The core retainer 16, shown in greater detail in both FIG. 2 and FIG. 3, includes an upper ring of openings 62 and a lower ring of openings 64. Each of the openings 62 and 64 receive a ball 66. The balls 66 are retained in openings 62 by coupling ring 44 while the balls 66 and retained in openings 64 by coupling ring 46. The coupling rings 44 and 46 are biased downwardly by biasing springs 68 and 70. Biasing spring 68 is situated between shoulder 72 on core retainer 16 and step 74 on ring 44. In like manner, biasing spring 70 is situated between shoulder 76 on core retainer 16 and step 78 on ring 46. The downward movement of rings 44 and 46 is restricted by retaining rings 84 and 86 which are engaged in circular grooves 88 and 90, respectively. With the coupling ring 44 in the lowest position permitted by the retaining ring 84, the balls 66 in openings 62 are held into a circular groove 94 in spacing ring 42. In like manner, when the coupling ring 46 is in the lowest position permitted by the retaining ring 86, the balls 66 in openings 64 are held into a circular groove 92 in core 14.
The coupling rings 44 and 46 are restricted from upward movement by pins 80 which contact an upper edge of the rings. The rings can be rotated to align a slot 82, shown in FIG. 1, with each of the pins 80 to permit upward movement of the rings with respect to the core retainer 16, which movement will be limited by the vertical length of the slots 82. As ring 44 is moved upward against the biasing force of spring 68, the outwardly angled lip 96 on the lower edge of ring 44 permits the balls 66 to move outwardly from groove 94, thus releasing spacing ring 42. In a similar manner, ring 46 can be moved upward against the biasing force of spring 70 exposing the outwardly angled lip 98 on the lower edge of ring 46 which permits the balls 66 to move outwardly from groove 92, thus releasing core 14. The core retainer structure including the coupling ring 46 and balls 66 permits very quick changes of mold cores without the need of special tools or the removal of mold bases from the machine. The use of the coupling ring 44 for fast replacement of the spacer ring 42 eliminates any need for the realignment of the other mold elements when one mold core is replaced with another of a different dimension.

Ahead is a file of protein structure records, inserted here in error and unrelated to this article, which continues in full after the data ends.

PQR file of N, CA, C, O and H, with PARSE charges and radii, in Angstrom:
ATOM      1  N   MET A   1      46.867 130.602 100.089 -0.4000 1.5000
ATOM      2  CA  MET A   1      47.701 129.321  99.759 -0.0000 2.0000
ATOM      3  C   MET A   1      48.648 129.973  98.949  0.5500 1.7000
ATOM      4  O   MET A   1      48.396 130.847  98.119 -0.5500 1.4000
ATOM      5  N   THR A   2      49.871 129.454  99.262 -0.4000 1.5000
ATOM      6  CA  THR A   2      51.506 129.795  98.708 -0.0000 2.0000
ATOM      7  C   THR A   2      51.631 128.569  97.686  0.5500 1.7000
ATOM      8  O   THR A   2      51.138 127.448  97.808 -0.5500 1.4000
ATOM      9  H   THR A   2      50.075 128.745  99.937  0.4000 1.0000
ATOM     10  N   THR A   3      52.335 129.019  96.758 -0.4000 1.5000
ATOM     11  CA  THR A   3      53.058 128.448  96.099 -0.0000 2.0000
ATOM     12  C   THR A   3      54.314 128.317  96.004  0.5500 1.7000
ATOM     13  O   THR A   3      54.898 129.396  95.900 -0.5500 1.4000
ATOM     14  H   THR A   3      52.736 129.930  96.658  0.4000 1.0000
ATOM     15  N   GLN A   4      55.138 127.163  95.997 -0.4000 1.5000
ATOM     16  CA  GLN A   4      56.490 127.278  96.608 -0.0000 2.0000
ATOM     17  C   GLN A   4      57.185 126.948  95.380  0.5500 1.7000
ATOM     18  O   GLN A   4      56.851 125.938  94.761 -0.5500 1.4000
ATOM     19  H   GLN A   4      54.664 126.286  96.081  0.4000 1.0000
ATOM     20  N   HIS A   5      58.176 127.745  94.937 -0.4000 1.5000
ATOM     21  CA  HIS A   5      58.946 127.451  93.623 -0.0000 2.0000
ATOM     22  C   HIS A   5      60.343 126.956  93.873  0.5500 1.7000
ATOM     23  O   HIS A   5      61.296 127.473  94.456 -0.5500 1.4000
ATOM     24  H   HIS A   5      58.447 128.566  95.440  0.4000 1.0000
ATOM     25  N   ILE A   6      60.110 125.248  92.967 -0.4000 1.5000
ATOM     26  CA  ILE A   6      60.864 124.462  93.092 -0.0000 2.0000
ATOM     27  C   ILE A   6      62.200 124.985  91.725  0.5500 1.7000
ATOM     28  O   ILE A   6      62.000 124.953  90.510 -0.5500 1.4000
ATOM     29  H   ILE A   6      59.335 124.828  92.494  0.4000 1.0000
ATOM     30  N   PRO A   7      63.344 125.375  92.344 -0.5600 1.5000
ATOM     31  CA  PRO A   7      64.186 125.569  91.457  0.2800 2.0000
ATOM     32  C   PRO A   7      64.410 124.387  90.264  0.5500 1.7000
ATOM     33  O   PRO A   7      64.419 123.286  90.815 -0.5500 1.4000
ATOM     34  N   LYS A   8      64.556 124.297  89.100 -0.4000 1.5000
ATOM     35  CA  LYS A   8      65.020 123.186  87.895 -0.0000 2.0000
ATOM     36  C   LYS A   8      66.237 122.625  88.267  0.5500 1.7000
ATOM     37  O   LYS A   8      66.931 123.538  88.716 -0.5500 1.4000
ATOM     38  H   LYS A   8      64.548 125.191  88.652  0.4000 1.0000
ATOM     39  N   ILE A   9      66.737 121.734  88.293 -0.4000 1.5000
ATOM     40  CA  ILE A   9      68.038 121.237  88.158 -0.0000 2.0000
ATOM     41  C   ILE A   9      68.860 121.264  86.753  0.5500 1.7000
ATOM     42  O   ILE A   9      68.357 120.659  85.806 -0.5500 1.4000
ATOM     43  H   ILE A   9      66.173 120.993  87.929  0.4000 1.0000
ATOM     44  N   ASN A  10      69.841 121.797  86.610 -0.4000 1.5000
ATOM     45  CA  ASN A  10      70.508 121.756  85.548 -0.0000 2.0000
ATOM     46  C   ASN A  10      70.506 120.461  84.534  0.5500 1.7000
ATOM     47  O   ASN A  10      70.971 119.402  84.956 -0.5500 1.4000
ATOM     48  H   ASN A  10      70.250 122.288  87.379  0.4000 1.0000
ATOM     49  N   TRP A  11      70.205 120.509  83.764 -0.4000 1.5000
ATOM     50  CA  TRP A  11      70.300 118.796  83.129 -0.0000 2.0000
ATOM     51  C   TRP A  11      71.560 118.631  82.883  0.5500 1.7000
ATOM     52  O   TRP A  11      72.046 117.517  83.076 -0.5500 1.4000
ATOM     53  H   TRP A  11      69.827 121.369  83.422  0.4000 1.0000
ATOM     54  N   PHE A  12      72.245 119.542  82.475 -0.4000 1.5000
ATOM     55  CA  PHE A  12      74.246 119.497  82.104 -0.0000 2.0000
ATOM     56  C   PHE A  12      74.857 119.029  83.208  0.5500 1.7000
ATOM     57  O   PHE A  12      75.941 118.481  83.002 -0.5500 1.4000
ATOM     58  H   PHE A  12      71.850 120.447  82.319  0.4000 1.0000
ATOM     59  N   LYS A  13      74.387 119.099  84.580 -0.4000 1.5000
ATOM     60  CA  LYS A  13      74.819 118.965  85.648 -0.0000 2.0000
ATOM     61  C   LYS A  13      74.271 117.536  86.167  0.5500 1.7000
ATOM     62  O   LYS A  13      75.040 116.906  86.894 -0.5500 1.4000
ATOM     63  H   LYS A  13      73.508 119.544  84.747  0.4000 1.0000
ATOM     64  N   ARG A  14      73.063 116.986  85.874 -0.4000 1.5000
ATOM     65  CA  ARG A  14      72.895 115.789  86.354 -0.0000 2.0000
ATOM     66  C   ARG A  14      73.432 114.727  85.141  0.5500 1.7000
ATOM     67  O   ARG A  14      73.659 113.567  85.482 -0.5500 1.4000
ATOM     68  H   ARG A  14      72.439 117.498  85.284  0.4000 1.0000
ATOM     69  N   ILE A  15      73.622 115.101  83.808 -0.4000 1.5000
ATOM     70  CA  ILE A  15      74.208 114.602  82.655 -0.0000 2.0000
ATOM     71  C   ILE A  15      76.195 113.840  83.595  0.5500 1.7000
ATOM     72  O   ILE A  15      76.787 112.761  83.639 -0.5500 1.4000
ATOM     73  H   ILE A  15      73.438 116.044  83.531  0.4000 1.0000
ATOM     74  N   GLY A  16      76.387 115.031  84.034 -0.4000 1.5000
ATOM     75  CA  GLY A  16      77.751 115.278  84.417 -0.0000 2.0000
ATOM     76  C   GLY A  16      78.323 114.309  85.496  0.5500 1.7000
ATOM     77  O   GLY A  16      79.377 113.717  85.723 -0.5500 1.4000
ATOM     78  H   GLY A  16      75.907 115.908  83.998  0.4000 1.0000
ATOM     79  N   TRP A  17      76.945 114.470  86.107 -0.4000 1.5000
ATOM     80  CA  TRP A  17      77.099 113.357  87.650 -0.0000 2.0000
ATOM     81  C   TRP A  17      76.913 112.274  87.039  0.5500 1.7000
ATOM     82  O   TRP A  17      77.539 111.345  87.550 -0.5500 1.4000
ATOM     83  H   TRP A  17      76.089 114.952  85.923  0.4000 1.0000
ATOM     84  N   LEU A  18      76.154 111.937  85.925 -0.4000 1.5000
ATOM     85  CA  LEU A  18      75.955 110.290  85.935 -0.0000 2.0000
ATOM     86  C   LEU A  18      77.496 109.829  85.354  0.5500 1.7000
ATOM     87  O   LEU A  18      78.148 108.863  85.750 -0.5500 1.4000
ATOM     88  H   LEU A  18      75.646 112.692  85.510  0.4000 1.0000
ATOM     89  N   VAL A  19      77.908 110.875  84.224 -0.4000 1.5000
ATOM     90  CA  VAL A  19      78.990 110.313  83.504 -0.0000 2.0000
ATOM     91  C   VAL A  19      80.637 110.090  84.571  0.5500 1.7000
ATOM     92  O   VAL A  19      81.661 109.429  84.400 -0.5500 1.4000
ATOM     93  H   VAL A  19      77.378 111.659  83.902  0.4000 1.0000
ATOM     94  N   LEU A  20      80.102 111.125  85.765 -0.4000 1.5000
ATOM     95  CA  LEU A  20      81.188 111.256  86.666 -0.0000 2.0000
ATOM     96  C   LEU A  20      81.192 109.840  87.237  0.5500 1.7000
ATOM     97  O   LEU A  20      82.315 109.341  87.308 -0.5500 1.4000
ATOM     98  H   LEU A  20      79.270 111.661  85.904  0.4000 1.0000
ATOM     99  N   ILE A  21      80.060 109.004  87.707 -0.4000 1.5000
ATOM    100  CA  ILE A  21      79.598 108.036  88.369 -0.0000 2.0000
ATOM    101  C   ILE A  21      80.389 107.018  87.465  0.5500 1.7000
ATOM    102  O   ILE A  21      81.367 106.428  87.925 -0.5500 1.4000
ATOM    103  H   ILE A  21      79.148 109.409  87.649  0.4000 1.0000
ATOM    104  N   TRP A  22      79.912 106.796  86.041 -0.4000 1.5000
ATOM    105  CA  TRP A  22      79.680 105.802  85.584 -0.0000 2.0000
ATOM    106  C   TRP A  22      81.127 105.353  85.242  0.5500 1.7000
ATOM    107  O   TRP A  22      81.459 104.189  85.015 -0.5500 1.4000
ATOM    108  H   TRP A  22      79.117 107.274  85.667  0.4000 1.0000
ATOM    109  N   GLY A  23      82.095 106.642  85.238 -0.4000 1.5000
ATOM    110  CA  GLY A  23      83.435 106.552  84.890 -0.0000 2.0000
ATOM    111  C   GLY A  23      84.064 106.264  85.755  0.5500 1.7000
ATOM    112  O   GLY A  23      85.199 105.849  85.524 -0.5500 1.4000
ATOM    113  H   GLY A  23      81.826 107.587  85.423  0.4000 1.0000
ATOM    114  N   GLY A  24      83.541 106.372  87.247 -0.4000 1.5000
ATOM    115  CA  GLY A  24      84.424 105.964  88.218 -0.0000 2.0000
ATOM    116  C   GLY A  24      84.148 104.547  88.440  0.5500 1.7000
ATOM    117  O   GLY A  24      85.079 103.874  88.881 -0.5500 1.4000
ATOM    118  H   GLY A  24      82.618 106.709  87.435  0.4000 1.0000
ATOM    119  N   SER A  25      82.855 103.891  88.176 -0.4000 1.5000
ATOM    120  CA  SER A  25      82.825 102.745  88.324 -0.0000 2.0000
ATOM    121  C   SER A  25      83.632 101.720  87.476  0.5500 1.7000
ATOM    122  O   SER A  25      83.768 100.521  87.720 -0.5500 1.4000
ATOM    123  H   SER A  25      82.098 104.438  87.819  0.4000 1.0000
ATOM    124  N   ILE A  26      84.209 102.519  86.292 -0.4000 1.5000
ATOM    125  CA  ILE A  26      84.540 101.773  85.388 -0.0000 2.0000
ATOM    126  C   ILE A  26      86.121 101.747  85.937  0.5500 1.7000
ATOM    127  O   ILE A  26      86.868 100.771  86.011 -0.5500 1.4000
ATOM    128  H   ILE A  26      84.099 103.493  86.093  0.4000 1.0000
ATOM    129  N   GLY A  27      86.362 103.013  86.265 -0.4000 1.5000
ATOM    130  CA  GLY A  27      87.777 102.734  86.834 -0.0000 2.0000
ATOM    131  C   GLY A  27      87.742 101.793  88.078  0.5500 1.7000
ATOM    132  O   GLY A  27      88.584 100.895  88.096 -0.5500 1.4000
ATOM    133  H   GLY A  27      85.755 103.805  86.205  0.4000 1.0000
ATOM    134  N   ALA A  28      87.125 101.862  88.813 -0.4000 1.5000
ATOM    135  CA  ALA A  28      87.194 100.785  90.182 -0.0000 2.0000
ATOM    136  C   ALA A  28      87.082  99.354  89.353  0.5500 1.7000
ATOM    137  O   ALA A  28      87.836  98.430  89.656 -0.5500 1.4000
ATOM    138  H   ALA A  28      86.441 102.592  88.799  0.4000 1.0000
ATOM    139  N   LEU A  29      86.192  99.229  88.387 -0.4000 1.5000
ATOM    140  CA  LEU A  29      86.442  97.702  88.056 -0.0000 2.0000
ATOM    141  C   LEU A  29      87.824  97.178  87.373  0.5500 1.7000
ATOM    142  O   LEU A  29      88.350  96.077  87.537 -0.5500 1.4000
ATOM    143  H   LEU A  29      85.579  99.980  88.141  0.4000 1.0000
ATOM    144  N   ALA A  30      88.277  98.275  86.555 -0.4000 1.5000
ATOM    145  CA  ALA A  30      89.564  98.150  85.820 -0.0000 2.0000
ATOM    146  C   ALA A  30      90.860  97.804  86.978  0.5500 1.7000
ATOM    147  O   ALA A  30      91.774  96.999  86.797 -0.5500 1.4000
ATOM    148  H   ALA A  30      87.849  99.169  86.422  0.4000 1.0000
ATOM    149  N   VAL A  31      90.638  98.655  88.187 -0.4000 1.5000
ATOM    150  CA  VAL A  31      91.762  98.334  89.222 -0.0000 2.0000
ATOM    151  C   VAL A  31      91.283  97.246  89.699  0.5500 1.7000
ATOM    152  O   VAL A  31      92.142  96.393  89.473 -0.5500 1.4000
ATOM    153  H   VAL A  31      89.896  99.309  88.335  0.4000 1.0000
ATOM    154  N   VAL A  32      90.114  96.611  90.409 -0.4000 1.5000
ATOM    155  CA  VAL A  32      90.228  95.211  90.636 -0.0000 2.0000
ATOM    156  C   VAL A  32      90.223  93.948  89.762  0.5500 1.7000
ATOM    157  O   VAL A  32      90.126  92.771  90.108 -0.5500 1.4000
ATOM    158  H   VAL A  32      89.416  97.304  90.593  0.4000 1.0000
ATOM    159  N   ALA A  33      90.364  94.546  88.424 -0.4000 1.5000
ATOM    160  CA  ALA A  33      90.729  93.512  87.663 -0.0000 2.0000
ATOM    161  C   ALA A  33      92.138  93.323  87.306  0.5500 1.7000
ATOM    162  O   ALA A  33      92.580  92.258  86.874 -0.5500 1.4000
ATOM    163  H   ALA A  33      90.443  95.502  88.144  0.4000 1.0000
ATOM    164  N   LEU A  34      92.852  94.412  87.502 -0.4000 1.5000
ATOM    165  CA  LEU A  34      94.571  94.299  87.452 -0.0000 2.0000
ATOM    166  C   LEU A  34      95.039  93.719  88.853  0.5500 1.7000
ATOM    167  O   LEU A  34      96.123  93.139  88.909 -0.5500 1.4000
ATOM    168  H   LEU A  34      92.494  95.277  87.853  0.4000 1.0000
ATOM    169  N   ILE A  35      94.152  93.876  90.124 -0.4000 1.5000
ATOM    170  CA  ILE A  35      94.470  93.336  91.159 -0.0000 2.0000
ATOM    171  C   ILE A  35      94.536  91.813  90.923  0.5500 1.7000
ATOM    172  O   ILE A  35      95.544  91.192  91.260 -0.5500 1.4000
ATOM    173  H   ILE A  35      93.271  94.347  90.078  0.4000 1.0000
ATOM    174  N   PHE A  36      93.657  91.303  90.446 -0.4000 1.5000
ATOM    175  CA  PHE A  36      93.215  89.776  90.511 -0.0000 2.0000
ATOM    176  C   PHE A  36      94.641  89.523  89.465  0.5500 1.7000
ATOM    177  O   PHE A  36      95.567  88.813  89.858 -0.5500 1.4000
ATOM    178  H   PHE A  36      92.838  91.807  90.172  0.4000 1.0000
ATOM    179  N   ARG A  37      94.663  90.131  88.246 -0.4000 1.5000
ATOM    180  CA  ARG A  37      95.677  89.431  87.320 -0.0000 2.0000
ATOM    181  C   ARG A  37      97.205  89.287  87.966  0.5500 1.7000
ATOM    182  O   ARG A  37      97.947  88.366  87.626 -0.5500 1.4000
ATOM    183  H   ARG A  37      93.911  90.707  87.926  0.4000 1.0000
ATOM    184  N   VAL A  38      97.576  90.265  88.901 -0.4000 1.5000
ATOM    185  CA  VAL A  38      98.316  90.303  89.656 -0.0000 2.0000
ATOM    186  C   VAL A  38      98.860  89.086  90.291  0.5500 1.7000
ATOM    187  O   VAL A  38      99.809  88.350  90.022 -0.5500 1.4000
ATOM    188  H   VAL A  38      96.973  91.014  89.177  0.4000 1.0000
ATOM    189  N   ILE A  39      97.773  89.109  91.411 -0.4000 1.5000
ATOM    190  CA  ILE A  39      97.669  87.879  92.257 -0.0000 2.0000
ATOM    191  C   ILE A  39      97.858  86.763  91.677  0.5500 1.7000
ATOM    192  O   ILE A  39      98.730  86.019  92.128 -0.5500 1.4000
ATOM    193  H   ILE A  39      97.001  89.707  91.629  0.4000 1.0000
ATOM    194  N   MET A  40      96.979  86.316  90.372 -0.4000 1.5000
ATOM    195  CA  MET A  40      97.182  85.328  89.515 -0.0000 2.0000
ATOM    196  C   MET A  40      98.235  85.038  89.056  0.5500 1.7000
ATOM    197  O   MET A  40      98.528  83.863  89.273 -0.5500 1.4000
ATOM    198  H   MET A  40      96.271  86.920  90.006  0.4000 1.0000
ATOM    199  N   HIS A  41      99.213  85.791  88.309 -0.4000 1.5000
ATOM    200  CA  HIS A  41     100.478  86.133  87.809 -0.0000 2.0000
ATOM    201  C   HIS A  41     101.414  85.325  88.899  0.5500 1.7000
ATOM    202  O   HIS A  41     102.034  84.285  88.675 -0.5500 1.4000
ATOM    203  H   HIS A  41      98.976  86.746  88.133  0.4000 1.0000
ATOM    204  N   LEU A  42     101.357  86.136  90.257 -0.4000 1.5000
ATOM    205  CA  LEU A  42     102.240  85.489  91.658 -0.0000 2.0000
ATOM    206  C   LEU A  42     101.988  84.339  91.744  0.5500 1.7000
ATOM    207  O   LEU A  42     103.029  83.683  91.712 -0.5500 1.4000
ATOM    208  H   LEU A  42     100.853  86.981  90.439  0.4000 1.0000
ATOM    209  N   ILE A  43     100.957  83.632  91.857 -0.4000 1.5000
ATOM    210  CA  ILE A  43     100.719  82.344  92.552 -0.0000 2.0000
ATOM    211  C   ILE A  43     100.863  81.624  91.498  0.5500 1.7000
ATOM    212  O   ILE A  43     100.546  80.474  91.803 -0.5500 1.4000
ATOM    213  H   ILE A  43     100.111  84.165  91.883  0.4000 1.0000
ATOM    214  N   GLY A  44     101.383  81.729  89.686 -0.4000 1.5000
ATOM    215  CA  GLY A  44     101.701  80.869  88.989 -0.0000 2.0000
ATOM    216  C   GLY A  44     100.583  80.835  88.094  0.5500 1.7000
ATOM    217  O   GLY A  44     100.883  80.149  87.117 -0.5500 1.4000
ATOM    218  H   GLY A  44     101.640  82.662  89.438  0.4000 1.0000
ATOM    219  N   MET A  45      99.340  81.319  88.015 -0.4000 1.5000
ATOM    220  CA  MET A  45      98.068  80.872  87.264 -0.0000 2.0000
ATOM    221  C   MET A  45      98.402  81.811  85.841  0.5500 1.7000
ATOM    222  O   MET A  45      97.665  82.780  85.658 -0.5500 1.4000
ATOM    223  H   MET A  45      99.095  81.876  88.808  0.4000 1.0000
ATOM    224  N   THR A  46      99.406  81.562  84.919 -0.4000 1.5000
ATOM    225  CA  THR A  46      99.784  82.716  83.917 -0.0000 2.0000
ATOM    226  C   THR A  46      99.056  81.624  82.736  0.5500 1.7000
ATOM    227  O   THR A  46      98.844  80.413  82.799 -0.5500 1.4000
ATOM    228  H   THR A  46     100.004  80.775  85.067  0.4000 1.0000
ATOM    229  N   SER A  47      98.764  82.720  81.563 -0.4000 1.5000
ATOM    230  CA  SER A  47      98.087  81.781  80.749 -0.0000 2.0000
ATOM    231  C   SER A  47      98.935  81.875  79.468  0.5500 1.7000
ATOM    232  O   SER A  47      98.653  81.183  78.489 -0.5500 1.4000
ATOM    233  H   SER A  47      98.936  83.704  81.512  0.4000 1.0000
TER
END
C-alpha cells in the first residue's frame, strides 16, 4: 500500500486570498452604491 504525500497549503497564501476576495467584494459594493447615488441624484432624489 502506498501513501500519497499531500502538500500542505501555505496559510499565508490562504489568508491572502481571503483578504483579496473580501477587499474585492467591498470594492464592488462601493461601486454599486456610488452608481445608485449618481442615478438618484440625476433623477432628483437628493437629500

A similar arrangement can be employed to support the push-up portion of a blow mold used in the manufacture of plastic bottles as shown in FIGS. 4 and 5. A push-up support 100 is fixed to push-up plate 102 by fasteners 104. The push-up support 100 includes a circular array of openings 106 similar to openings 62 and 64 in core retainer 16. A ball 66 is received in each opening 106. Coupling ring 108 biased upward by spring 110 holds the balls 66 in groove 112 of push-up 114. The coupling ring 108 is retained from further upward movement by retaining ring 116. The coupling ring 108 is locked in the illustrated position by locking pins 118 engaging a lower edge of ring 108. The coupling ring 108 includes a slot 120 adapted to receive locking pin 118 to allow limited downward movement of the ring 108 to permit limited outward movement of balls 66 toward inclined lip 122 whereby pushup 114 can be disengaged from support 100.